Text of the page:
Stories for February 11, 2013
North Korea says it has tested a "miniaturized" nuclear device in defiance of U.N. orders to stop building atomic weapons.
"After Newtown: Guns In America" is an unprecedented exploration of America’s enduring relationship with firearms. From the first European settlements in the New World to frontier justice; from 19th-century immigrant riots to gangland violence in the Roaring Twenties; from the Civil War to civil rights, guns have been at center of our national narrative. This program traces the evolution of guns in America, their frequent link to violence and the clash of cultures that reflect competing visions of our national identity.
The pickers head up the Hudson River to Greenwich, New York, to the Washington County Antique Fair, where twice a year the fairgrounds are host to more than 200 vendors and thousands of shoppers. This week the pickers have a target assignment to bring back a military object, and one person’s change of mind may cost that person the win. Off-screen host Mark L. Walberg observes some key finds, which include a Victorian birdcage, a WWII water bag and a German pull toy.
Now more than ever, American citizens are discontented and disillusioned with national politics, with approval ratings for Congress consistently ranking low regardless of the party in power. Senior politicians also note the disappearance of the collegiality they once shared with peers of differing political ideologies. As a result, the ability to discuss issues from varying points of view and negotiate solutions, appears to be fading from the American political process. "Out Of Order" addresses the decline in civil discourse and the news media's role in it, partisan gridlock, gerrymandering, vanishing commitment to reasonable compromise, the vilification of moderates and declining civic engagement.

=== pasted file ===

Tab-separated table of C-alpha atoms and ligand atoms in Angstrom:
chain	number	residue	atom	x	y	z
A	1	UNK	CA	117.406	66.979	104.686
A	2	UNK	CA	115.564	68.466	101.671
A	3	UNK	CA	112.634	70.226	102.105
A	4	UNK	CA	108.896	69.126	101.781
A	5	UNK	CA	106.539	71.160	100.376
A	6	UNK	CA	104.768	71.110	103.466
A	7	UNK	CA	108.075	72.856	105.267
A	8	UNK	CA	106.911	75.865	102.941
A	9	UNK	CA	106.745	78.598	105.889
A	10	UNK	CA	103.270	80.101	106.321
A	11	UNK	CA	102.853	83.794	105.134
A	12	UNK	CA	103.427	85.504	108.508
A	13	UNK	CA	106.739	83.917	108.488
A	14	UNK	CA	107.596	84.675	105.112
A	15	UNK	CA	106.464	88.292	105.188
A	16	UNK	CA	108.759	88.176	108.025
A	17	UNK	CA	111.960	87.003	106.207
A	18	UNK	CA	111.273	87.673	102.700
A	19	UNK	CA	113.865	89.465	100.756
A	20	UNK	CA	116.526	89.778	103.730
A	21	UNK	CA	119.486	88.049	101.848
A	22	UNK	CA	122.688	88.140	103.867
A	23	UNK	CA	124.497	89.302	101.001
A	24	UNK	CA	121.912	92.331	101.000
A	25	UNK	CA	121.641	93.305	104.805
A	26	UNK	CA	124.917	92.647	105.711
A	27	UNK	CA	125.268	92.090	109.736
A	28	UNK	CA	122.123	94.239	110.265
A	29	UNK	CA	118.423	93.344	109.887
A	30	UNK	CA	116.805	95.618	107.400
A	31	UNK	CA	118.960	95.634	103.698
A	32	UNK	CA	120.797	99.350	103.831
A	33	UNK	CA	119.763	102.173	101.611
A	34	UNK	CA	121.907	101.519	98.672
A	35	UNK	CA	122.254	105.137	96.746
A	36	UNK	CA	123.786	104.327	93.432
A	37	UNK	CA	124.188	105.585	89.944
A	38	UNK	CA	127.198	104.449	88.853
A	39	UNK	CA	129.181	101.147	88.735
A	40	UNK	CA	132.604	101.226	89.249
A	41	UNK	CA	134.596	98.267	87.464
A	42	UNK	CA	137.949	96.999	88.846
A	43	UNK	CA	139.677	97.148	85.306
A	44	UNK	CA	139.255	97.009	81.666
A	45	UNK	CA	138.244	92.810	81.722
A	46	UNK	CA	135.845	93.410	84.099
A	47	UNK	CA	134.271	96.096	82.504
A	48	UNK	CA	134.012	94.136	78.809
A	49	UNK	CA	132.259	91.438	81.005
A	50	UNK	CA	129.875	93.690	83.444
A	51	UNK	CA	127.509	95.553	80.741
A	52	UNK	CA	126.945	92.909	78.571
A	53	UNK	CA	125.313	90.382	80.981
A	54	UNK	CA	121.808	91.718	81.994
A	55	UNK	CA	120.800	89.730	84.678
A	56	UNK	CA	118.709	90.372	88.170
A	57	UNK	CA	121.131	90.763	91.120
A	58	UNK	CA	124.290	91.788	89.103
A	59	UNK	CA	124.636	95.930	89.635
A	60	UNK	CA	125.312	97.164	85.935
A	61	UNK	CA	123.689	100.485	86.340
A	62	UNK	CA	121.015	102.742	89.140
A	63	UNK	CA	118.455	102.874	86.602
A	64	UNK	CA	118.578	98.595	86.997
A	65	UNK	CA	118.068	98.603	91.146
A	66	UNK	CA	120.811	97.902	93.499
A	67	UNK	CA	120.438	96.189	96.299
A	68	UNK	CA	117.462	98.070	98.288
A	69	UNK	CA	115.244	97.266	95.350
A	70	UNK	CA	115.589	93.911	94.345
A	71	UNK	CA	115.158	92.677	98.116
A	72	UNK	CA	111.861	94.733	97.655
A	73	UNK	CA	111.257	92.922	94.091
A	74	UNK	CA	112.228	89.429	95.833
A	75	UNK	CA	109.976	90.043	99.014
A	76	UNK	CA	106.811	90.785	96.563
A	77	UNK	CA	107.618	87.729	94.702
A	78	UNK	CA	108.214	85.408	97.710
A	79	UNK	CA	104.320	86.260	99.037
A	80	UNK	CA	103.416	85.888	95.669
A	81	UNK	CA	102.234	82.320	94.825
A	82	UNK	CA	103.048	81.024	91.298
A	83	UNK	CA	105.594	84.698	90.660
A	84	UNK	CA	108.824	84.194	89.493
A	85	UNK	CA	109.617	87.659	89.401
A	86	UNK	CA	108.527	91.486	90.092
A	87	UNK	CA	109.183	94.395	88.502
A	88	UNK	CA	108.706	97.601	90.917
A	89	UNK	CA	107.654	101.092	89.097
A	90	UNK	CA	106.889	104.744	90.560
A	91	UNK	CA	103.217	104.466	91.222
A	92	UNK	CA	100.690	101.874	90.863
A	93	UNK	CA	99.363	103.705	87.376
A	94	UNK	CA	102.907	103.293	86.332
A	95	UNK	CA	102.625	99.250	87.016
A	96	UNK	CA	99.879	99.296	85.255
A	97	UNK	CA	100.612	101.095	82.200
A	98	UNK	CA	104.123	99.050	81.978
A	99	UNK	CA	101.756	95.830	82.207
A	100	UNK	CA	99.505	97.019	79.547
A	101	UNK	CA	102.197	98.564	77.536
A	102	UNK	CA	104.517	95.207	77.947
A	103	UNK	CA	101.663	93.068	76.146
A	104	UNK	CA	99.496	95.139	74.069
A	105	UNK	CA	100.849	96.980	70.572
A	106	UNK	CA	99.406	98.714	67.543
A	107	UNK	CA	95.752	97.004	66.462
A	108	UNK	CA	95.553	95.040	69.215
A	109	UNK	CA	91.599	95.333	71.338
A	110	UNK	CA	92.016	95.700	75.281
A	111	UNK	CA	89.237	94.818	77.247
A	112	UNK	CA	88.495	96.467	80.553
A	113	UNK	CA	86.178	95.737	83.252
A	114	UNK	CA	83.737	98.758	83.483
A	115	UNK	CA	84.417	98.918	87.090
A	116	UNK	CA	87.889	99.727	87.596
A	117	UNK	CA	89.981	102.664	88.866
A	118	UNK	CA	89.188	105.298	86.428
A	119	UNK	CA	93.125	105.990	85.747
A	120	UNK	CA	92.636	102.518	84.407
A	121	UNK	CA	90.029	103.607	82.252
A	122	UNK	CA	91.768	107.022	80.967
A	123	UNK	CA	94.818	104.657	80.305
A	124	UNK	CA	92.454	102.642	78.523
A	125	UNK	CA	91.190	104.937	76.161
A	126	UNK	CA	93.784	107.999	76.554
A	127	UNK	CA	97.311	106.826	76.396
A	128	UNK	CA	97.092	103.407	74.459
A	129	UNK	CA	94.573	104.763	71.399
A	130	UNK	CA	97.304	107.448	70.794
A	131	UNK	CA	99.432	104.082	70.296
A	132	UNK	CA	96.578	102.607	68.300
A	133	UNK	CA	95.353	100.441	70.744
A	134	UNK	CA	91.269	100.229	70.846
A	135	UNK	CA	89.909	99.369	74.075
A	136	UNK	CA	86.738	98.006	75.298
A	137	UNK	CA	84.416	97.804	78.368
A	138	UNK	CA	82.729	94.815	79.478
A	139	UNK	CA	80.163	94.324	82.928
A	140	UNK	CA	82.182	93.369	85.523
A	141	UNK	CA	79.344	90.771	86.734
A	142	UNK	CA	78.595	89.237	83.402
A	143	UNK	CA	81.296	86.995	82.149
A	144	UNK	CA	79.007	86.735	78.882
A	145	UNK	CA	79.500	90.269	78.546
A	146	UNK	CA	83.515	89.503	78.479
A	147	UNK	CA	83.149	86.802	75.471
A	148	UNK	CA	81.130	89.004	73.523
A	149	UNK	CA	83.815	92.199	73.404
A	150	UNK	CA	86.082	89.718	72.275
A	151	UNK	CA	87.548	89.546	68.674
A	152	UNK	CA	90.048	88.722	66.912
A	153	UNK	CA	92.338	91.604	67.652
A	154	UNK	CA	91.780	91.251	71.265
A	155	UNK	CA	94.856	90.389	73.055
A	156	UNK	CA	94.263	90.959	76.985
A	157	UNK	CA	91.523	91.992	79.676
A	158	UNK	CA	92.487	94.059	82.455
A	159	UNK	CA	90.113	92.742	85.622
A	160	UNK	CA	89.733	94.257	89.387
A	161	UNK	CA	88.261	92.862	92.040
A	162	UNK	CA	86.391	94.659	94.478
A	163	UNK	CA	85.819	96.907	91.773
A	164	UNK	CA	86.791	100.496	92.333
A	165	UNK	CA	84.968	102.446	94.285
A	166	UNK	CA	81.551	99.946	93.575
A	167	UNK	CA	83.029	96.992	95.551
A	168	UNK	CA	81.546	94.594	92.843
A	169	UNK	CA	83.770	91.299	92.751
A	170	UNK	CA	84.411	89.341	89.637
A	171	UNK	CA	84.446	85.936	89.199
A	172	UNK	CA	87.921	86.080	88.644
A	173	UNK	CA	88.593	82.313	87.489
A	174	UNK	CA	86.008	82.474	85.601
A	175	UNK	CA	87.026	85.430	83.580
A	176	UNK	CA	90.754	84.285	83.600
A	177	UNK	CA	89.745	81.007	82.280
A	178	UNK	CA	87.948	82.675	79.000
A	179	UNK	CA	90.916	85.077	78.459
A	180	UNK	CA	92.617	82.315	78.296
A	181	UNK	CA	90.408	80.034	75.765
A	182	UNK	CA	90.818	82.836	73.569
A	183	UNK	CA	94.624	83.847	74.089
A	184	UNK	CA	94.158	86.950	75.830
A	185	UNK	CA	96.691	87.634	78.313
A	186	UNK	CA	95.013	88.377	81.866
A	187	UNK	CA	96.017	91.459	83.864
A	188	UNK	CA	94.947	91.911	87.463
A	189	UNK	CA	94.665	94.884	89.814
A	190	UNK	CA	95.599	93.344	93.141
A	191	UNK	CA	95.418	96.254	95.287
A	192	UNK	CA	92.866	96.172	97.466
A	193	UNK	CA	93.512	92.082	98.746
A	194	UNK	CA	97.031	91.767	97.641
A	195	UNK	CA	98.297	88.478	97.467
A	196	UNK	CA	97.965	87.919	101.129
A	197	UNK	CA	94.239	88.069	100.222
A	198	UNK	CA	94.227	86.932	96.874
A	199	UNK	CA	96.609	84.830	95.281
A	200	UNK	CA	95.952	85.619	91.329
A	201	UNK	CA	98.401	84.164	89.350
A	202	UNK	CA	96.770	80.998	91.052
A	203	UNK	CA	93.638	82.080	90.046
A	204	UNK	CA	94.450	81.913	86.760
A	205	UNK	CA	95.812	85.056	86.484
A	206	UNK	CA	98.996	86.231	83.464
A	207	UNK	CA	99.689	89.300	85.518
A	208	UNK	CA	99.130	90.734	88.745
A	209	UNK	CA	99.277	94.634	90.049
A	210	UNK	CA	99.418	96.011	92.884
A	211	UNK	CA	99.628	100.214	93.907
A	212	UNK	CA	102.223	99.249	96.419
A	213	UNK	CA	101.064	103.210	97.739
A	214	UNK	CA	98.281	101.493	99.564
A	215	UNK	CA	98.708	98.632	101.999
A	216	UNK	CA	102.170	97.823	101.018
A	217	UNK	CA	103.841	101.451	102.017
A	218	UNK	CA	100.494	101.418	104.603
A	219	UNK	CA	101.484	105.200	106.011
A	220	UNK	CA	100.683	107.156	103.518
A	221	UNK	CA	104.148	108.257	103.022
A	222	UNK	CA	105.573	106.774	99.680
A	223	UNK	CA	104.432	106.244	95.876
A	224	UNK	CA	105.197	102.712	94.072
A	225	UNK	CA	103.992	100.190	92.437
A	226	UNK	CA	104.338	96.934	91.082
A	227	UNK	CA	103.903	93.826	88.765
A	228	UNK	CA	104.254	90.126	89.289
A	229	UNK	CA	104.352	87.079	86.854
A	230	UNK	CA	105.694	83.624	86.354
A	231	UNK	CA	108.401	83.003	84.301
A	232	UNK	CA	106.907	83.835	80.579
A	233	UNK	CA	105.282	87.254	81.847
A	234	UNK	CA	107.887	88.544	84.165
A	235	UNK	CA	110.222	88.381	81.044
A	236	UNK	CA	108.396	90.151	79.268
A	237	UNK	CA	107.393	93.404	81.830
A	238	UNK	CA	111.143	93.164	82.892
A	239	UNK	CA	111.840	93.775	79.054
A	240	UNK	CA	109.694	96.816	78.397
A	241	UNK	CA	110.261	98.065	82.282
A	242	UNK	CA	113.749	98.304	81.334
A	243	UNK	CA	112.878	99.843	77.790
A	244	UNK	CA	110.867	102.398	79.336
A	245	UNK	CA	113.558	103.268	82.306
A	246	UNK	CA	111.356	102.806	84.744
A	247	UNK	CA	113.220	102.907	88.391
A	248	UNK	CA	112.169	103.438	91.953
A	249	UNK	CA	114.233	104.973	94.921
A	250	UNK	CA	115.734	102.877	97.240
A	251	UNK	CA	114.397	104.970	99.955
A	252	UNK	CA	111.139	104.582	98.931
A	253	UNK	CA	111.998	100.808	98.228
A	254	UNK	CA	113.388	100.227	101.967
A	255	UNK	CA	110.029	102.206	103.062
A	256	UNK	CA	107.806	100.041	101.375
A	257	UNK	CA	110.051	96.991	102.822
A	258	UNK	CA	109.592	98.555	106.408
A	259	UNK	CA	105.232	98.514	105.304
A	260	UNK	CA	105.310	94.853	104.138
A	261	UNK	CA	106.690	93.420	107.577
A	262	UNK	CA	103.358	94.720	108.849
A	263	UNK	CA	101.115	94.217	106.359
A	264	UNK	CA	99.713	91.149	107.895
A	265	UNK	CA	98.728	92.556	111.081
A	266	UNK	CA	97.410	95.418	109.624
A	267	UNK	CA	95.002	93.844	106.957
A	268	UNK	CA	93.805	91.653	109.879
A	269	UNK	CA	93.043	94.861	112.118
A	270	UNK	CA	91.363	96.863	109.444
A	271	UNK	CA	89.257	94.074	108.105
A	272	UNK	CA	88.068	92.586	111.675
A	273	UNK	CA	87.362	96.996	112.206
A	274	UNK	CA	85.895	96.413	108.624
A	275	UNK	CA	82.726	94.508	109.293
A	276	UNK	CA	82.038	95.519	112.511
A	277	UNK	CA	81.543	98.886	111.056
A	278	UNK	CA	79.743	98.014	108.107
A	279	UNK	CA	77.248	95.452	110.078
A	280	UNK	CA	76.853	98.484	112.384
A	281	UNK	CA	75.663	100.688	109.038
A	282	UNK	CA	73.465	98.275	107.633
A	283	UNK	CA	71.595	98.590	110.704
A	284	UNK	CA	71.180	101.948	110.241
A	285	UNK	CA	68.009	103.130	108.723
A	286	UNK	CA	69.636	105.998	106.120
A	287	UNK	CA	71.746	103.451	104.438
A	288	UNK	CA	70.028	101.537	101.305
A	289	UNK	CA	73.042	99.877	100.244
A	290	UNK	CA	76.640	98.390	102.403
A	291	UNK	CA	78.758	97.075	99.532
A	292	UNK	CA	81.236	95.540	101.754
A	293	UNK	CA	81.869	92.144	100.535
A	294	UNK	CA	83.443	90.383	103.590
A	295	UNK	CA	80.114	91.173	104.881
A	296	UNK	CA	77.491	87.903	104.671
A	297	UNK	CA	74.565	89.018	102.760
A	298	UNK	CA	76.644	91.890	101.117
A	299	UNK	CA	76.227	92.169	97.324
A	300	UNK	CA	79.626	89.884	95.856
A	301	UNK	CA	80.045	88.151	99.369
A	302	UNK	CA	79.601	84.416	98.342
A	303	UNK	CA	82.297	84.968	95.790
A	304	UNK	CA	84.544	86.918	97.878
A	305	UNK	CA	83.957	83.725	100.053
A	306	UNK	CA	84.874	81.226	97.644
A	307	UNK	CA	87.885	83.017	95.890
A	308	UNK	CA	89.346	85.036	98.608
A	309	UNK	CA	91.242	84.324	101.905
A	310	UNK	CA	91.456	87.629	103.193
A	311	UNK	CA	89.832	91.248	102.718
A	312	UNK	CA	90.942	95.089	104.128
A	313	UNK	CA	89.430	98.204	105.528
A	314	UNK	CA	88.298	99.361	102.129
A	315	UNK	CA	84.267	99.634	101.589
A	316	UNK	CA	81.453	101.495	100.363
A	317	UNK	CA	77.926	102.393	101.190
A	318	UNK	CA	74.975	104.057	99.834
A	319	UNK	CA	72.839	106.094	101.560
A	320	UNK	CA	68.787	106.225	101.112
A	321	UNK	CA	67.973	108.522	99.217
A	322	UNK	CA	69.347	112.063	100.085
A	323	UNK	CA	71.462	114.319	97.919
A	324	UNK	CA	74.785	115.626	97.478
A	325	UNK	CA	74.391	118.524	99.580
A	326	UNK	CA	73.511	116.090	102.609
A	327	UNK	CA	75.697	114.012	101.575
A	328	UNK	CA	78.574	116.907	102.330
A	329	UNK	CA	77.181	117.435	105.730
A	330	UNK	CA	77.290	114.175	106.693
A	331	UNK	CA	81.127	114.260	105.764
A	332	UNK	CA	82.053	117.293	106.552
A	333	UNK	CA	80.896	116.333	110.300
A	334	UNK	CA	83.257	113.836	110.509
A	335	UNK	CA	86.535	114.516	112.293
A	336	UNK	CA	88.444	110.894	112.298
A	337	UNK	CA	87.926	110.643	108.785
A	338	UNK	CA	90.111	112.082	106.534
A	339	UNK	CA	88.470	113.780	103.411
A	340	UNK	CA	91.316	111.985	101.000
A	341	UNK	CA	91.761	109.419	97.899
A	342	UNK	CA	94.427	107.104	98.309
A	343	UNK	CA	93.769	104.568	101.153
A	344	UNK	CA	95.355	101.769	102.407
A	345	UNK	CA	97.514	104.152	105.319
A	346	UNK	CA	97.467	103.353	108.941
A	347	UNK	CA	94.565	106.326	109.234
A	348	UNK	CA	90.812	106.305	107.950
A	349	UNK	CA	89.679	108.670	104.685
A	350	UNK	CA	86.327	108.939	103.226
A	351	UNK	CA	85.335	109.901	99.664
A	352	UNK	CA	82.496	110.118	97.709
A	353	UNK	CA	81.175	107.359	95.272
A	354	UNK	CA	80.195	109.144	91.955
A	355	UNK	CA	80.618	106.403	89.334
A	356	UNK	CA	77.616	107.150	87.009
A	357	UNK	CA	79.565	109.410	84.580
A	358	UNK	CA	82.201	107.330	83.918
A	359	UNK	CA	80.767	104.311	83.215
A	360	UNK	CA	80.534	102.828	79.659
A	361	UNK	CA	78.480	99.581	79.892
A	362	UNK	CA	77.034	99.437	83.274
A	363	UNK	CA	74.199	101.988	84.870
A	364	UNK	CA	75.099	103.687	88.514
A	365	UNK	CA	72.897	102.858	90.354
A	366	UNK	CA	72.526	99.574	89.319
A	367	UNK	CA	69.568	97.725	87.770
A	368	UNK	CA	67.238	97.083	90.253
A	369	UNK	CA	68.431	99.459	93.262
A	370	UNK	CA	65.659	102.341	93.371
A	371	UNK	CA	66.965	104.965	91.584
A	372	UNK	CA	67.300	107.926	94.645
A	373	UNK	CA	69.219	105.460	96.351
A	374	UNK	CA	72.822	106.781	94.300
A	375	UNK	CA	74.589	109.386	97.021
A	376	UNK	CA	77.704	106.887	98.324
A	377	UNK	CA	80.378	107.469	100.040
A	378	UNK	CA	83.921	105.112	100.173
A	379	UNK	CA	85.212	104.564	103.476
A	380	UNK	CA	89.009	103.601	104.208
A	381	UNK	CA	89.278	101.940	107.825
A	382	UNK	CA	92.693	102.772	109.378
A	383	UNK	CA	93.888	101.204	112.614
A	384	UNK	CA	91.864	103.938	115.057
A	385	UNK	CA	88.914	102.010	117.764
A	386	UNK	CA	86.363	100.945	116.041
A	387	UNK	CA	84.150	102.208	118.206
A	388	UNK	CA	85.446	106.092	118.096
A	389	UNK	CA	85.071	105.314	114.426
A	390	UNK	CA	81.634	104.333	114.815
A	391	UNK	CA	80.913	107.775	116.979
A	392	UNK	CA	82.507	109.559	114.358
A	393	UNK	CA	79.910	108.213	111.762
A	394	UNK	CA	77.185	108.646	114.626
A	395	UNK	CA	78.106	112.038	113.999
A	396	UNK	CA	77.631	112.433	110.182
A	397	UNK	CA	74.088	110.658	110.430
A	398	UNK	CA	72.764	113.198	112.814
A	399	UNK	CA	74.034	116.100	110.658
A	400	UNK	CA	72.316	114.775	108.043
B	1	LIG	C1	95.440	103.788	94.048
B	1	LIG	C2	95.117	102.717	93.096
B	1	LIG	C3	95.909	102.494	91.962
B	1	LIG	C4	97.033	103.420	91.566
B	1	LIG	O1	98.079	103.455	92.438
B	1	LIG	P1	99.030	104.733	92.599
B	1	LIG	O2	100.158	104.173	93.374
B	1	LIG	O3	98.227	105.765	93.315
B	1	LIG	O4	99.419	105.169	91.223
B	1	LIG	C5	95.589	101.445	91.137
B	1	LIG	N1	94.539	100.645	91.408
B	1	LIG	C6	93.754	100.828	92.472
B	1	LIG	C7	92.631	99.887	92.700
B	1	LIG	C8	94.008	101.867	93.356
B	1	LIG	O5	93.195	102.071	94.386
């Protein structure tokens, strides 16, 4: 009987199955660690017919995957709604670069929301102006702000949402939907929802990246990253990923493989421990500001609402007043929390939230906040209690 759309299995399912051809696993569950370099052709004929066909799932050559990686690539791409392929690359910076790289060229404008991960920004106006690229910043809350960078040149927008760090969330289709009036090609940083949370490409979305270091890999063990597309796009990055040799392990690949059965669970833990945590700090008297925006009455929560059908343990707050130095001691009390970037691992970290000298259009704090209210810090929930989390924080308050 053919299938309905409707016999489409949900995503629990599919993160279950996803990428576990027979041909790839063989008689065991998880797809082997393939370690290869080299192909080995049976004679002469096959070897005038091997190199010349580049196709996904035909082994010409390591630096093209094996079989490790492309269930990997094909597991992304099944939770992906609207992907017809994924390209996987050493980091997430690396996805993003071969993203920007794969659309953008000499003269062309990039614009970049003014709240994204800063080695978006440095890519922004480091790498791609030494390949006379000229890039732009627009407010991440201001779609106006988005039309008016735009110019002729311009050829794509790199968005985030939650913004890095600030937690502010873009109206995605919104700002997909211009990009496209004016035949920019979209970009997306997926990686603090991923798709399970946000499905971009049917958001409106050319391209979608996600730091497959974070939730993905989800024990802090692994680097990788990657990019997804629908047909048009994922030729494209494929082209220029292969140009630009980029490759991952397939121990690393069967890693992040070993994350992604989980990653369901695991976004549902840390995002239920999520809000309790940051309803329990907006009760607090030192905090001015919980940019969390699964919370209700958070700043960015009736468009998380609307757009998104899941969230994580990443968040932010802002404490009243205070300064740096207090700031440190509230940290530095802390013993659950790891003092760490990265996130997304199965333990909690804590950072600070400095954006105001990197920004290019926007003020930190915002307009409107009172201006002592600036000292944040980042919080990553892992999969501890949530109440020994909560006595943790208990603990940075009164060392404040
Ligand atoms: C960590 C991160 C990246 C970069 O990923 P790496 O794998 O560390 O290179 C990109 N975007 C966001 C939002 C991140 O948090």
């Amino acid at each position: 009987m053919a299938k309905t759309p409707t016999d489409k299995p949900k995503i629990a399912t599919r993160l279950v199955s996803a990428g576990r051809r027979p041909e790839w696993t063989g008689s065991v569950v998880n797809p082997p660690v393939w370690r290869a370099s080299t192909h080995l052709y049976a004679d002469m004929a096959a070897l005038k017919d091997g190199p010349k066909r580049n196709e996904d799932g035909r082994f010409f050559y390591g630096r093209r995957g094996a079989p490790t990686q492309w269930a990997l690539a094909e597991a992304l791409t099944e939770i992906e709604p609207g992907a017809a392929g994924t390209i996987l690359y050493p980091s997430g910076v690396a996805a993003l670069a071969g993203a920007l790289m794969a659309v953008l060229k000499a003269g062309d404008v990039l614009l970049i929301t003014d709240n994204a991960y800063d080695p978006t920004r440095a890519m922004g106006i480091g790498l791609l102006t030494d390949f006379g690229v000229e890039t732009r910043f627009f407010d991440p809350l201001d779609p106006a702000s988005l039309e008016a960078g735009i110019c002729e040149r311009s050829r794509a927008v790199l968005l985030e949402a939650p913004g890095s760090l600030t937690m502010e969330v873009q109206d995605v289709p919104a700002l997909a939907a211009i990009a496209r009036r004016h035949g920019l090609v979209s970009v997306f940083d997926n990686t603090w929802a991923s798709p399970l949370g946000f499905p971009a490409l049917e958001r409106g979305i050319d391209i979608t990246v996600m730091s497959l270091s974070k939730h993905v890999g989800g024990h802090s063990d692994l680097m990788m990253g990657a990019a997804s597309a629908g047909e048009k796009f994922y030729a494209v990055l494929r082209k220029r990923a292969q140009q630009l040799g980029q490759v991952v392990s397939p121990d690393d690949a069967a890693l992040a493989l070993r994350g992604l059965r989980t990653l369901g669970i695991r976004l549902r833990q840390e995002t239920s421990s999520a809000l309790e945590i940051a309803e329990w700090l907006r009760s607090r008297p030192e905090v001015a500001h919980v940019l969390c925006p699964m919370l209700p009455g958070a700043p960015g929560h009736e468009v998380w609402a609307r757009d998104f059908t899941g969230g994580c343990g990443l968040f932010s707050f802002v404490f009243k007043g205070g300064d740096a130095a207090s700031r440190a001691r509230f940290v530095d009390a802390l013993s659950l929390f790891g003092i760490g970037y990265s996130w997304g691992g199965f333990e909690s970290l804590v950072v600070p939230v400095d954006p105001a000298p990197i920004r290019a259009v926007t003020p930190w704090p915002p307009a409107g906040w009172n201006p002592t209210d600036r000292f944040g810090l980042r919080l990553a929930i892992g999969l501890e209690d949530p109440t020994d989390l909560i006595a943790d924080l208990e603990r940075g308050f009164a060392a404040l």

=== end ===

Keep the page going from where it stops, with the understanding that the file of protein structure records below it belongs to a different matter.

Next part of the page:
In Myrtle Beach, South Carolina, ANTIQUES ROADSHOW host Mark L. Walberg and appraiser Eric Silver visit beautiful Brookgreen Gardens to discuss early 20th-century female sculptors. Appraiser Debra Force discovers a Joseph Henry Sharp oil painting valued at $400,000, leaving the guest feeling as sunny as Myrtle Beach itself!
Chef Bridget Lancaster shows Chris how to make the best Chicken Cordon Bleu. Next, Erin McMurrer demonstrates how to cut a whole chicken. Then, Jack Bishop challenges Chris Kimball to a tasting of Black Forest deli ham. And finally, Julia Collin Davison uncovers the secrets to perfect Cider-Braised Chicken.
Man on the Street John “Doc” Willoughby ventures to New York City to learn secrets of homemade pasta from the pros. In the test kitchen, test cook Dan Souza shows host Christopher Kimball how to make Fresh Pasta Without a Machine. Next, tasting expert Jack Bishop challenges Chris to a tasting of Mozzarella Cheese. And finally, test cook Bryan Roof uncovers the secrets to the ultimate Ragu alla Bolognese.
THIS OLD HOUSE travels to Essex, Massachusetts, to help a family renovate a modest 1935s “Hansel-and-Gretel” style cottage. The homeowners want to restore the original character of the neglected home, while creating a universally accessible interior intended for aging parents. The renovation will include a small addition for a new kitchen, a four-season porch, and master bathroom and bedroom on the first floor, all connected by an open floor plan. The new design will allow residents to live entirely on the first floor.